And so, once again, we return to that perennial nightmare for all district councillors involved in planning: how to tackle Cherwell’s soaring housing needs, while retaining some semblance of the landscape its residents know and love.

Today, a decision will be reached on creating 46 homes on a patch of green land off Skimmingdish Lane.

Campaigners say this hotly-contested spot provides not only a haven for wildlife, including badgers, but a convenient place for those already there to walk their dogs and get some peace and quiet.

But the Cherwell district needs more homes. To be exact, 22,800 more homes by 2031 than it had in 2011.

And with such a demand, developers are looking at any plot of land that might help tackle that target figure.

With each fresh application for a block of flats or collection of family houses, the debate rages as to how much greenery should be sacrificed in exchange.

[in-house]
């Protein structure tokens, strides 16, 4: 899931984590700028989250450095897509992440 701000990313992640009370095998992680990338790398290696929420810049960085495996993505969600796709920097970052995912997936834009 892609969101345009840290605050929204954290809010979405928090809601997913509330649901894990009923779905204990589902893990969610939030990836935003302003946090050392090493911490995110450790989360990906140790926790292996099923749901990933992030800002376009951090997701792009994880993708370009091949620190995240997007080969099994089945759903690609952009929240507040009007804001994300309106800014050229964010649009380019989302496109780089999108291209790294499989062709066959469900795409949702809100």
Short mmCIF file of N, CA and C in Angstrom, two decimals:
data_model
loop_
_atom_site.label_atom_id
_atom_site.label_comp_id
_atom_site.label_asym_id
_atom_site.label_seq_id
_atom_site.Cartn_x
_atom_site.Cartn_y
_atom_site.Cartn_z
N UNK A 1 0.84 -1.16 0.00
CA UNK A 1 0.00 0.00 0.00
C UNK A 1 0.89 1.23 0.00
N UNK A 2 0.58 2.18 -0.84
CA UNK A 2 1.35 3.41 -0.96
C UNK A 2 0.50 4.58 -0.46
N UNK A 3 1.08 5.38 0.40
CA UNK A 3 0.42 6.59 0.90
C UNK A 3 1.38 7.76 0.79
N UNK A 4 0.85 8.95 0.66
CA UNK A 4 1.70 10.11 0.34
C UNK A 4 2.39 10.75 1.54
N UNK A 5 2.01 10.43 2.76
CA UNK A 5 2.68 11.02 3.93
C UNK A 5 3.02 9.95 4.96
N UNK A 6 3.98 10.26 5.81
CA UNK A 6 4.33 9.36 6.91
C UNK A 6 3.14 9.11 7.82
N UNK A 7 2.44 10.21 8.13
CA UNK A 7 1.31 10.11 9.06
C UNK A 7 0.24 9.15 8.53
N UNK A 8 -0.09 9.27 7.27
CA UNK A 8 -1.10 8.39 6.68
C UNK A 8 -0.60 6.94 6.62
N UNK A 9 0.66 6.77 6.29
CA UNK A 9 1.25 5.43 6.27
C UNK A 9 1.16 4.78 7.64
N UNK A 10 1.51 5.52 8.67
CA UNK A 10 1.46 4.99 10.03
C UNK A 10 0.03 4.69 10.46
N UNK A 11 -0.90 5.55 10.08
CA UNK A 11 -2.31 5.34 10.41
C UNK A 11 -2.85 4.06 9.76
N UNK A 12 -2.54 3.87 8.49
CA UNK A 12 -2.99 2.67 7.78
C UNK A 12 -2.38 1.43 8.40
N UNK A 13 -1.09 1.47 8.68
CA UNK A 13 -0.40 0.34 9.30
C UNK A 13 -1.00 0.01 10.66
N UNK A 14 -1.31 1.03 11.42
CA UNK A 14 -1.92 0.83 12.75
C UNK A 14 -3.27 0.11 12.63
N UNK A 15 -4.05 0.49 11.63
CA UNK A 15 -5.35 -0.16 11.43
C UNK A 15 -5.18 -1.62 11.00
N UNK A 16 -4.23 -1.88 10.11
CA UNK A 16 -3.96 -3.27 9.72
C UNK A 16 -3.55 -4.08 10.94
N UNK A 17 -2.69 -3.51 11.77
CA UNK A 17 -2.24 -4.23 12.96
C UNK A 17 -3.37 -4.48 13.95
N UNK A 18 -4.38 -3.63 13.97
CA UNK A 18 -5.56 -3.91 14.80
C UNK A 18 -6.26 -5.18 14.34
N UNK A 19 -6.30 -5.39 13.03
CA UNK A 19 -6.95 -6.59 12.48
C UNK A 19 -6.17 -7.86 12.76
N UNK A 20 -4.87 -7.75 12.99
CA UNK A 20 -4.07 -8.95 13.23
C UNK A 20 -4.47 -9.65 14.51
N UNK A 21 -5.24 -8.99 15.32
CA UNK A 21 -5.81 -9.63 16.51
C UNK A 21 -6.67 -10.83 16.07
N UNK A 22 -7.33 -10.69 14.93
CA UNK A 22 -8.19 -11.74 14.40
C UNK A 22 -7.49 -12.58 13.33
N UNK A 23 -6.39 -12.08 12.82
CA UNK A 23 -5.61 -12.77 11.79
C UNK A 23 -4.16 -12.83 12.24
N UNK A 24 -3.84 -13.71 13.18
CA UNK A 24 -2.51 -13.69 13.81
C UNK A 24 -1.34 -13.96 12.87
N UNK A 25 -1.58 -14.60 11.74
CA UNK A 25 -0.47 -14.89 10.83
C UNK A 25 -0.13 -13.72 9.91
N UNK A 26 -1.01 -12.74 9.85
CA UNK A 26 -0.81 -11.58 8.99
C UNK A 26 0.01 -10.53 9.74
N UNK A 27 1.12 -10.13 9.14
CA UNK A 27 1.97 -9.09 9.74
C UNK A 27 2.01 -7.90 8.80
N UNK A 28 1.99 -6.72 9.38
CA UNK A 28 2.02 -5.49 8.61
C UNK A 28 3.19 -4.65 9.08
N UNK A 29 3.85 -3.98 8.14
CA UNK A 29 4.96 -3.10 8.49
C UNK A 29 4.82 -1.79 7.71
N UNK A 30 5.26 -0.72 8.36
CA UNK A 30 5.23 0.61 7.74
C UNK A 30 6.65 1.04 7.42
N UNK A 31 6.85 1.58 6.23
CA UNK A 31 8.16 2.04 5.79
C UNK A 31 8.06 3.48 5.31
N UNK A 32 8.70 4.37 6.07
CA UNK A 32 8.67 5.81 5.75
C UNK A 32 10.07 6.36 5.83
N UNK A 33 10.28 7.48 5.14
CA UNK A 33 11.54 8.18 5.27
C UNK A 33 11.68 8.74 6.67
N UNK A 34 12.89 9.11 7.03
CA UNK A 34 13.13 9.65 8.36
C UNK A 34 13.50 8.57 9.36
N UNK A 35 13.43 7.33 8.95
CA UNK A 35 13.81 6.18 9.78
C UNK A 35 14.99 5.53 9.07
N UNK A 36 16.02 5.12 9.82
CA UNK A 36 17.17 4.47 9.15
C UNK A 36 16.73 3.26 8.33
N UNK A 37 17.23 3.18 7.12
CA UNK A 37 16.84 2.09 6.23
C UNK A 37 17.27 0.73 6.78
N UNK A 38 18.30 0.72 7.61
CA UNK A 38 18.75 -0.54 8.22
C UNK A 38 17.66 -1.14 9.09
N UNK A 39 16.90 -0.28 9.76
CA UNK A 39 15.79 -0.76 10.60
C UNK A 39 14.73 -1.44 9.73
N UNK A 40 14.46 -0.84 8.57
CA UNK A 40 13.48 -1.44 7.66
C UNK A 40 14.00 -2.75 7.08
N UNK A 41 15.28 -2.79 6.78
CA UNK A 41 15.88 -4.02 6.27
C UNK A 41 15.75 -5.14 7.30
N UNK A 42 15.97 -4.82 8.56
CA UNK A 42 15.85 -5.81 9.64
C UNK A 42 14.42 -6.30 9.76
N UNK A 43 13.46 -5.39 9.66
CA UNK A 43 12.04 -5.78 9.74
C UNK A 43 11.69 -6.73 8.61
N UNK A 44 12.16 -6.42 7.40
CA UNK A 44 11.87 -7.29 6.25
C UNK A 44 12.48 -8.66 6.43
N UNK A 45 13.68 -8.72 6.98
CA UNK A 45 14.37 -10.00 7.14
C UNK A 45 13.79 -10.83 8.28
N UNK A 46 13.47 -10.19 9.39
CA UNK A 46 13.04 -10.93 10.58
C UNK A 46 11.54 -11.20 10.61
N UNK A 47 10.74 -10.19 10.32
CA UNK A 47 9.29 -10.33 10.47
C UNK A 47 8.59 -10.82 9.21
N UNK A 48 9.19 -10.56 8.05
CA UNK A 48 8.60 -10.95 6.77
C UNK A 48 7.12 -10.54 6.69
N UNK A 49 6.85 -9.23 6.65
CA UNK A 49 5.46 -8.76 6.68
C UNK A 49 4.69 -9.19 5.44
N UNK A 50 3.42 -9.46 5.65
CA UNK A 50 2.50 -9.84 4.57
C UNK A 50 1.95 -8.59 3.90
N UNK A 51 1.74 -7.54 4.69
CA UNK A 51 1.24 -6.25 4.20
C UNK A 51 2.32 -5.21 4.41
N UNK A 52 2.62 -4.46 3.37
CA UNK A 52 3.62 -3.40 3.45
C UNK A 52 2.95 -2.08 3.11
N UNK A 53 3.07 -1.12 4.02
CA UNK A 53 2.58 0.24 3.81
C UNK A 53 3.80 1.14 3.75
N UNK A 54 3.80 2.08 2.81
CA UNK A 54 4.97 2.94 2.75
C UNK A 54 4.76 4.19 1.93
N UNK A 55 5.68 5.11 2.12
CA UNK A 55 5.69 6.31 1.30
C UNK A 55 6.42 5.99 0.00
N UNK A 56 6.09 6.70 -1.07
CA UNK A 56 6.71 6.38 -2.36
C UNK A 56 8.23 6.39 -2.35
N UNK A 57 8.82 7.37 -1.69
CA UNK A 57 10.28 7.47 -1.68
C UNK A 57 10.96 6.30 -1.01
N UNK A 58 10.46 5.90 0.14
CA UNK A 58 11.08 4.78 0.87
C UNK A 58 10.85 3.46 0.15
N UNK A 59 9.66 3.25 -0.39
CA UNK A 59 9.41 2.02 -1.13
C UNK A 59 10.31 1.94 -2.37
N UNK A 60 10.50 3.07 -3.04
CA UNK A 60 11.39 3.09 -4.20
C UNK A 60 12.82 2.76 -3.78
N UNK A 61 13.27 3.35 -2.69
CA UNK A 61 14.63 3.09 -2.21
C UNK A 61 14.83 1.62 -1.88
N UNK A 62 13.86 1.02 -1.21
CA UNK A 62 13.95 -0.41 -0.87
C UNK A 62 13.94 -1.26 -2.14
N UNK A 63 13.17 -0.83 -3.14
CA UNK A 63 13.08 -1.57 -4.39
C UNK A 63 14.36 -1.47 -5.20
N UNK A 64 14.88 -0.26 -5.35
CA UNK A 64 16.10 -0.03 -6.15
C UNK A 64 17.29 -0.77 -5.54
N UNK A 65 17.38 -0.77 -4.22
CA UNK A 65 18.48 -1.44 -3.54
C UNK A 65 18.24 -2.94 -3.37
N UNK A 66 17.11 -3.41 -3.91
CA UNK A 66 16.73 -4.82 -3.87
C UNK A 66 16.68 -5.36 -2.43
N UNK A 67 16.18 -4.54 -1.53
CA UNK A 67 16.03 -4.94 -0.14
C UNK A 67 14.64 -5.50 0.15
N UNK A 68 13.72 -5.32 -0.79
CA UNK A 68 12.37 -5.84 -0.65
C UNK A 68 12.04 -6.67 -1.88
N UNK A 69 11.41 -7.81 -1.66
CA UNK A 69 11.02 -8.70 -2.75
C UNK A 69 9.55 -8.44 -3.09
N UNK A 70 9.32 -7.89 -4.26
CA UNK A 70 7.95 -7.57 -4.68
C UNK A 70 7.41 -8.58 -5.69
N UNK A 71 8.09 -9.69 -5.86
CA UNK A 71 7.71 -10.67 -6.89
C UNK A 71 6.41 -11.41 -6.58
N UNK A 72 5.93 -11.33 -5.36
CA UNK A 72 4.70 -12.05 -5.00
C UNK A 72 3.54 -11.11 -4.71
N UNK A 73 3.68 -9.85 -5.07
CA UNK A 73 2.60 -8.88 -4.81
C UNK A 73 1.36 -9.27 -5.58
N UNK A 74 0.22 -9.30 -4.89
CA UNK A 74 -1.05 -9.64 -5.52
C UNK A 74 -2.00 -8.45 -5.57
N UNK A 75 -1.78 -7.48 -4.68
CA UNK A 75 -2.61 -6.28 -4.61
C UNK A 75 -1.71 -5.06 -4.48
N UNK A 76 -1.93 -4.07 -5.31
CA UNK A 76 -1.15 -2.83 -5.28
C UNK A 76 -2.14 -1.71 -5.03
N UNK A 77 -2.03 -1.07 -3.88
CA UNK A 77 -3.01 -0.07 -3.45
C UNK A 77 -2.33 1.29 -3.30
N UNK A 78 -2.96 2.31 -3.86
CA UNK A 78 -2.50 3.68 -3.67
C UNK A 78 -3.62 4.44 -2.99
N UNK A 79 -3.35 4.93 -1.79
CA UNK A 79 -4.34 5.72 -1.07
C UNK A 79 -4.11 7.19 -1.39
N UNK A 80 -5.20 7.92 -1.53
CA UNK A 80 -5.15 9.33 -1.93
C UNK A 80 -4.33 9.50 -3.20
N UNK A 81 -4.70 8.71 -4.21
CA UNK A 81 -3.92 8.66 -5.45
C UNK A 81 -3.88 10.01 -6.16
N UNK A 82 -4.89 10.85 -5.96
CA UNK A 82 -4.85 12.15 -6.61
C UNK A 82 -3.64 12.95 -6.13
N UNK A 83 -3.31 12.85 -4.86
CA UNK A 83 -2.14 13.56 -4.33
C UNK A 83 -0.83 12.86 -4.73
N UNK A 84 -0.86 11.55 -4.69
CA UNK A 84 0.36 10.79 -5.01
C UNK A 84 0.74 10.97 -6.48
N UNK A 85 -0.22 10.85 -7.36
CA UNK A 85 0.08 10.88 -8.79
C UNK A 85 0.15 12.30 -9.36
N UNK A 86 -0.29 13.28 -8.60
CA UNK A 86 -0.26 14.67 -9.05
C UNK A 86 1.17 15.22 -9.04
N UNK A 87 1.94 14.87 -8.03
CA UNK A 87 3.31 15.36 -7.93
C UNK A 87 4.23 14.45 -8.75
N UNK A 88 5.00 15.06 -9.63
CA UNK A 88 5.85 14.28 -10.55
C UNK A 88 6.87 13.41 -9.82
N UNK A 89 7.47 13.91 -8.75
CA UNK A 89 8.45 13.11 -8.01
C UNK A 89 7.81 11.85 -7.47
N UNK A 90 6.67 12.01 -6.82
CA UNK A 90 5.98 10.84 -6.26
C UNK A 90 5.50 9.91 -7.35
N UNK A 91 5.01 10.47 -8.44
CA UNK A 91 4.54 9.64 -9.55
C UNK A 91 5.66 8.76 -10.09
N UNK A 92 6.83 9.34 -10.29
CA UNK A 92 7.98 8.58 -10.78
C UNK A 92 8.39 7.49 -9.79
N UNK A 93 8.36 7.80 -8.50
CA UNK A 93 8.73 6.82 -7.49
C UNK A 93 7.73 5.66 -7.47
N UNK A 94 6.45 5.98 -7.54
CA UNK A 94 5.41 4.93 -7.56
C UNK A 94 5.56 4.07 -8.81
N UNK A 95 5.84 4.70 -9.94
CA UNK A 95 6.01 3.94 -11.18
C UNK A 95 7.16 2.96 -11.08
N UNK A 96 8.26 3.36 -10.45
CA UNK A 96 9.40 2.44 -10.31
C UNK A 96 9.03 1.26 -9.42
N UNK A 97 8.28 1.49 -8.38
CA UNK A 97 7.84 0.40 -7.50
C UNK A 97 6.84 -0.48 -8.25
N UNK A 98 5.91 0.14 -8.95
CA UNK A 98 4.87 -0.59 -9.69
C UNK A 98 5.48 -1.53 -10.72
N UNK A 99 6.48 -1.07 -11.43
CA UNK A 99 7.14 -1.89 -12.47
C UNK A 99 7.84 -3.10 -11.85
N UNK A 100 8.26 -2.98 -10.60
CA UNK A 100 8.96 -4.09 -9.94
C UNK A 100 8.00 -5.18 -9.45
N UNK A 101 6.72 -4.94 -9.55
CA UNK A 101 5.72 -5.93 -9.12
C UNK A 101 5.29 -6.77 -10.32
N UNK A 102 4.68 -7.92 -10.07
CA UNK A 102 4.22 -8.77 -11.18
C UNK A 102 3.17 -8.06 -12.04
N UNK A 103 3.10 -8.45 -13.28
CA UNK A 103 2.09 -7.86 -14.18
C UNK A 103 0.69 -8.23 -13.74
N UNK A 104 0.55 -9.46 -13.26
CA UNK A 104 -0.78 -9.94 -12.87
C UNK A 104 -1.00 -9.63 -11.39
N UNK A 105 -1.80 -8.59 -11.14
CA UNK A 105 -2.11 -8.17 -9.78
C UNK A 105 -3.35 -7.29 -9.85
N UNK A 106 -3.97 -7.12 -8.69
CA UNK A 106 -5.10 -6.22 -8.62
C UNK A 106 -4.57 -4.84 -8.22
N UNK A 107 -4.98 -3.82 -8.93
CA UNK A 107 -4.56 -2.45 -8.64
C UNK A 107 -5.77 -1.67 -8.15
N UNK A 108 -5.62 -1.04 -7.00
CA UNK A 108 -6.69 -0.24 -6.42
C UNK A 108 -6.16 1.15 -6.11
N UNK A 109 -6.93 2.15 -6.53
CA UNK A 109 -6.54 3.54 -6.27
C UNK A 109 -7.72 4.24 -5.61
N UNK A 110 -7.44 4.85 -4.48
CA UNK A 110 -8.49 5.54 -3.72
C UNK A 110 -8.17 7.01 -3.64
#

All sorts of factors, from the impact on biodiversity to current residents’ sense of privacy and comfort, come into play every time a new development is considered by the planning authority.

There is also the question of whether the local area can provide for hundreds of new inhabitants; in the case of Skimmingdish Lane, the catchment area’s primary school, Glory Farm, is apparently oversubscribed already.

Then there are the extra cars of the new households and demands for services, such as doctors and dentists.

For the campaigners, Oxfordshire Badger Group’s Julia Hammett summed up the feeling when asking how Bicester could claim to be a “green eco-town” while allowing the destruction of wildlife habitats at a rate of knots.

For the numerous potential first-time buyers, any new development is a glimmer of hope that they will be able to find somewhere to live.

Spare a thought for Cherwell councillors, then, when they have to consider all of this at today’s planning meeting.